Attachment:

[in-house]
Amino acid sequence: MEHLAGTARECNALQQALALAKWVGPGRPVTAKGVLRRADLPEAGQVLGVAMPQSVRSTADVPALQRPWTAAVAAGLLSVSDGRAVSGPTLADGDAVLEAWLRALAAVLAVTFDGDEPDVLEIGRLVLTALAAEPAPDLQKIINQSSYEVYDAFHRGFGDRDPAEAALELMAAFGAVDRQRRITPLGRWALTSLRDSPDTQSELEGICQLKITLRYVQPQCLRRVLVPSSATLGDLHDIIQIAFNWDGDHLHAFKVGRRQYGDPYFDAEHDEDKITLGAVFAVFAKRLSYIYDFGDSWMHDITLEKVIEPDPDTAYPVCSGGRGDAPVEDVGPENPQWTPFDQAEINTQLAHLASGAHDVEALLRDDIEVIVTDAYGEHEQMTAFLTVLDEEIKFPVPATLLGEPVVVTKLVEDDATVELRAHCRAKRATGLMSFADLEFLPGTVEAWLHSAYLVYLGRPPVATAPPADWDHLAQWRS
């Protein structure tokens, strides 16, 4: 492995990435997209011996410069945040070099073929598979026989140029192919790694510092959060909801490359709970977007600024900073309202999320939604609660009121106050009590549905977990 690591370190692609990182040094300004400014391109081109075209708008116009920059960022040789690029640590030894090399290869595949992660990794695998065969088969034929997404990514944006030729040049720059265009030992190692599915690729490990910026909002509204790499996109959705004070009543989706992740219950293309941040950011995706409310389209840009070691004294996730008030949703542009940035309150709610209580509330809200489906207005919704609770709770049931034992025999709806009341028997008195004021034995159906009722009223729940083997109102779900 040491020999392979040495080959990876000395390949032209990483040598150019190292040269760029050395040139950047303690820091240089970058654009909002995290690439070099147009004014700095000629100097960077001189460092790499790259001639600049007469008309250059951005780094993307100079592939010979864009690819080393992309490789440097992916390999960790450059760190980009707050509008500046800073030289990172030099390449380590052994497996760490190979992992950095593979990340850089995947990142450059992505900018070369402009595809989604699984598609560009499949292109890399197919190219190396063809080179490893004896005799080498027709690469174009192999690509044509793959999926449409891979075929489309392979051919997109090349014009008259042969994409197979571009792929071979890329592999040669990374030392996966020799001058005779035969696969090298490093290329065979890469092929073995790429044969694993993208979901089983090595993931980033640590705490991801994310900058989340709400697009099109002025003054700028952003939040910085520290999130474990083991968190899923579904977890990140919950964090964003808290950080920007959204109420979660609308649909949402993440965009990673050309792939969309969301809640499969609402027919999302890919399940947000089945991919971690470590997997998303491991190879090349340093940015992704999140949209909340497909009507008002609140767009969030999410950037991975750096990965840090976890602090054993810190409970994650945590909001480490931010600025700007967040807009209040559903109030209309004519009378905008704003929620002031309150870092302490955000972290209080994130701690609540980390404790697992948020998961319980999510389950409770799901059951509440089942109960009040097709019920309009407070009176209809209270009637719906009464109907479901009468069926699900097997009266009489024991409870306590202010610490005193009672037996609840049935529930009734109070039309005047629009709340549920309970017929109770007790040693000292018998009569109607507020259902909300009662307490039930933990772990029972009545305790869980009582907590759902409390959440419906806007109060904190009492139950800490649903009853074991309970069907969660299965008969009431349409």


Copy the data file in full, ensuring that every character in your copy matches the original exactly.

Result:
[in-house]
Amino acid sequence: MEHLAGTARECNALQQALALAKWVGPGRPVTAKGVLRRADLPEAGQVLGVAMPQSVRSTADVPALQRPWTAAVAAGLLSVSDGRAVSGPTLADGDAVLEAWLRALAAVLAVTFDGDEPDVLEIGRLVLTALAAEPAPDLQKIINQSSYEVYDAFHRGFGDRDPAEAALELMAAFGAVDRQRRITPLGRWALTSLRDSPDTQSELEGICQLKITLRYVQPQCLRRVLVPSSATLGDLHDIIQIAFNWDGDHLHAFKVGRRQYGDPYFDAEHDEDKITLGAVFAVFAKRLSYIYDFGDSWMHDITLEKVIEPDPDTAYPVCSGGRGDAPVEDVGPENPQWTPFDQAEINTQLAHLASGAHDVEALLRDDIEVIVTDAYGEHEQMTAFLTVLDEEIKFPVPATLLGEPVVVTKLVEDDATVELRAHCRAKRATGLMSFADLEFLPGTVEAWLHSAYLVYLGRPPVATAPPADWDHLAQWRS
């Protein structure tokens, strides 16, 4: 492995990435997209011996410069945040070099073929598979026989140029192919790694510092959060909801490359709970977007600024900073309202999320939604609660009121106050009590549905977990 690591370190692609990182040094300004400014391109081109075209708008116009920059960022040789690029640590030894090399290869595949992660990794695998065969088969034929997404990514944006030729040049720059265009030992190692599915690729490990910026909002509204790499996109959705004070009543989706992740219950293309941040950011995706409310389209840009070691004294996730008030949703542009940035309150709610209580509330809200489906207005919704609770709770049931034992025999709806009341028997008195004021034995159906009722009223729940083997109102779900 040491020999392979040495080959990876000395390949032209990483040598150019190292040269760029050395040139950047303690820091240089970058654009909002995290690439070099147009004014700095000629100097960077001189460092790499790259001639600049007469008309250059951005780094993307100079592939010979864009690819080393992309490789440097992916390999960790450059760190980009707050509008500046800073030289990172030099390449380590052994497996760490190979992992950095593979990340850089995947990142450059992505900018070369402009595809989604699984598609560009499949292109890399197919190219190396063809080179490893004896005799080498027709690469174009192999690509044509793959999926449409891979075929489309392979051919997109090349014009008259042969994409197979571009792929071979890329592999040669990374030392996966020799001058005779035969696969090298490093290329065979890469092929073995790429044969694993993208979901089983090595993931980033640590705490991801994310900058989340709400697009099109002025003054700028952003939040910085520290999130474990083991968190899923579904977890990140919950964090964003808290950080920007959204109420979660609308649909949402993440965009990673050309792939969309969301809640499969609402027919999302890919399940947000089945991919971690470590997997998303491991190879090349340093940015992704999140949209909340497909009507008002609140767009969030999410950037991975750096990965840090976890602090054993810190409970994650945590909001480490931010600025700007967040807009209040559903109030209309004519009378905008704003929620002031309150870092302490955000972290209080994130701690609540980390404790697992948020998961319980999510389950409770799901059951509440089942109960009040097709019920309009407070009176209809209270009637719906009464109907479901009468069926699900097997009266009489024991409870306590202010610490005193009672037996609840049935529930009734109070039309005047629009709340549920309970017929109770007790040693000292018998009569109607507020259902909300009662307490039930933990772990029972009545305790869980009582907590759902409390959440419906806007109060904190009492139950800490649903009853074991309970069907969660299965008969009431349409």